Definition - What does Tempranillo mean?

Tempranillo is a red wine grape variety grown widely in Spain. It is also grown in Portugal, and certain parts of California, Texas, Oregon, Chile, Mexico and Argentina. However, the geographical origin of this varietal is believed to be France as a natural hybrid of the Cabernet Franc and Pinot Noir Varietals.

This type of grape is widely used to make full-bodied wines. However, wines produced using Tempranillo grapes are usually blended with 90% Tempranillo and 10% of Grenache, Carignan, Graciao, Merlot and Cabernet Sauvignon. This blend stabalizes the acidity and sugar content of the final wine produced.

WineFrog explains Tempranillo

Tempranillo is among the most used grapes of the Spanish wine industry, as it is the main grape used in the production of red Rioja. Clay soils are essential to the growth of quality Tempranillo grapes, however, this varietal seems to grow well in sandy loam soil as well, and as a general rule, Tempranillo grows well wherever zinfandel can survive as well.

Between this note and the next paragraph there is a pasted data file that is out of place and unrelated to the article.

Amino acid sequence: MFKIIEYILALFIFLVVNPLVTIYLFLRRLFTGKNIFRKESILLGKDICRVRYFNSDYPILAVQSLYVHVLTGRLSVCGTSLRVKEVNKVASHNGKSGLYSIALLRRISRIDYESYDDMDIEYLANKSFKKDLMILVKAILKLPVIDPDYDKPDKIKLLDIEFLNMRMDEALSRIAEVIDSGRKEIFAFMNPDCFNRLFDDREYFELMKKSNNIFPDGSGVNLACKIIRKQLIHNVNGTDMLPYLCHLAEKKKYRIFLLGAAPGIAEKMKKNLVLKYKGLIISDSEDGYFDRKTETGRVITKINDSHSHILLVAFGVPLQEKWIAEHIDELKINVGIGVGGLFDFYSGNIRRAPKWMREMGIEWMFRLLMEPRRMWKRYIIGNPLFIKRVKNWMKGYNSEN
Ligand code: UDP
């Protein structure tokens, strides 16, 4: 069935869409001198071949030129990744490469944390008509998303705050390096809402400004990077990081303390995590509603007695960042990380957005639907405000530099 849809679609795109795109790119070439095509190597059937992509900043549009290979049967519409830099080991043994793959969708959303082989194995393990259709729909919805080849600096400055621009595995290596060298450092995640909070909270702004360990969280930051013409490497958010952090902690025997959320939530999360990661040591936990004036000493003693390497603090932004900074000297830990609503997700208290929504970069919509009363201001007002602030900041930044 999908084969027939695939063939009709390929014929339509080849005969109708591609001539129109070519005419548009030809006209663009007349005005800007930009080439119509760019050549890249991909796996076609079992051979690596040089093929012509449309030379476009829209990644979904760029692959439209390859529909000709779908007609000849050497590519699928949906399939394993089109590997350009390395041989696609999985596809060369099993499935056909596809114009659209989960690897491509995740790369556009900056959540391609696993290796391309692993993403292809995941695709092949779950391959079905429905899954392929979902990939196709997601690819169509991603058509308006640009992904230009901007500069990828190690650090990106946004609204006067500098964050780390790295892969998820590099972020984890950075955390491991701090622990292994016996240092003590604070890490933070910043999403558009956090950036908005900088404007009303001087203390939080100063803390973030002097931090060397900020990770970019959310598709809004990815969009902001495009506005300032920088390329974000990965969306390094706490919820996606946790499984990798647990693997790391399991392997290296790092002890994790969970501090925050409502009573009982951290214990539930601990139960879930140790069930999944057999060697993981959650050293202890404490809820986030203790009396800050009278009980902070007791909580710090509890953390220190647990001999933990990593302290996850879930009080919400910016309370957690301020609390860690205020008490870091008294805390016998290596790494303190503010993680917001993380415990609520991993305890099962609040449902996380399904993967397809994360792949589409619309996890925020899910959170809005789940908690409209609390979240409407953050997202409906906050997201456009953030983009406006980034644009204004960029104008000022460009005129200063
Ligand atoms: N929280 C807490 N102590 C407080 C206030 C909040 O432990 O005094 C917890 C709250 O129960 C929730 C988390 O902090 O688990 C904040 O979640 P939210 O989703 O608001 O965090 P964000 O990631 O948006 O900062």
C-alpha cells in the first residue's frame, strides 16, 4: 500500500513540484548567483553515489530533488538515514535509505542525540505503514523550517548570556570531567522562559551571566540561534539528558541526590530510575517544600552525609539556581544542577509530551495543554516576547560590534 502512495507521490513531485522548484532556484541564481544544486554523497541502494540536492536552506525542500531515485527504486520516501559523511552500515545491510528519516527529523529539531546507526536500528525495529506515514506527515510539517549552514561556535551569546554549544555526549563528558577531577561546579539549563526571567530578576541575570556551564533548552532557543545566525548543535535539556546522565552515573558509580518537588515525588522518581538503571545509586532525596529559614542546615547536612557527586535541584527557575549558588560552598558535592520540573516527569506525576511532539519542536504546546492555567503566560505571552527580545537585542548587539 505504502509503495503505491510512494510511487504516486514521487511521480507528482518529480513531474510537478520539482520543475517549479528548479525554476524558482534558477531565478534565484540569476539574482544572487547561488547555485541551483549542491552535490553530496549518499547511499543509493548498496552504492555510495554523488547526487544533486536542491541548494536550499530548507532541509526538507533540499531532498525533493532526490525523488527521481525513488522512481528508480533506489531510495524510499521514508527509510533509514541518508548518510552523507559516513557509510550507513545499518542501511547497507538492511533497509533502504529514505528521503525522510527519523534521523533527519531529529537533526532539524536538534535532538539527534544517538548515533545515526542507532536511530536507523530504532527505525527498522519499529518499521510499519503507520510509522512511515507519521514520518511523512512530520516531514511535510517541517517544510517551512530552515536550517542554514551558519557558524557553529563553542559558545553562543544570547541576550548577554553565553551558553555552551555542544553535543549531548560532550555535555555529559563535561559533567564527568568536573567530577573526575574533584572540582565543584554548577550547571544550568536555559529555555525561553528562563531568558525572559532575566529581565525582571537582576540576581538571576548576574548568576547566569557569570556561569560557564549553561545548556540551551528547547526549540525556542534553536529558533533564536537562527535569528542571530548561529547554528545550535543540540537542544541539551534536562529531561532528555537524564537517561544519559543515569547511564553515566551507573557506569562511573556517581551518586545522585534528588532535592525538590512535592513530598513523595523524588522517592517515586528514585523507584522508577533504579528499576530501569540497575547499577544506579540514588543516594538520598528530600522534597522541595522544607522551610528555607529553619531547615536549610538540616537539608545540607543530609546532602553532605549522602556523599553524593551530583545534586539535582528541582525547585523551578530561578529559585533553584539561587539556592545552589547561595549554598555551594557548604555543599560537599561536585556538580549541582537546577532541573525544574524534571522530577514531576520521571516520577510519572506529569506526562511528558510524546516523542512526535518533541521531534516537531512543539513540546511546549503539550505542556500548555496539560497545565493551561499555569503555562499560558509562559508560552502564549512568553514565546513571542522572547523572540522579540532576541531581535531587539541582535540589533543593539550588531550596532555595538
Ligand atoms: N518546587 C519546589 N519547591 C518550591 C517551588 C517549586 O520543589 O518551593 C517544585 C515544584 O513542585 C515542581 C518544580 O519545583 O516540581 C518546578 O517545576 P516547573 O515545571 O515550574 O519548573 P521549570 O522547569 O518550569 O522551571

In the vineyard, Tempranillo is highly susceptible to powdery mildew, Eutypa dieback disease and downy mildew, but the varietal's vine is quite resistant to any bunch rot including Botrytis. The grape is considered to be an early harvest variety, usually hand picked during late August to mid September. While Tempranillo survives well in cold spring temperature, its pH balance lowers during unusually hot seasons and in hotter regions.

Rioja wine, produced using Tempranillo, is classified into four types based on the amount of aging time in an oak barrel or bottle. The aging time varies from one year to five years, and the oak barrels are now made of French oak, as it reduces aging time. But the traditional way of making Rioja is by storing it for years in American oak barrels. Regardless of the wine aging process, the most distinctive factor of Rioja wine is the essence of Tempranillo.

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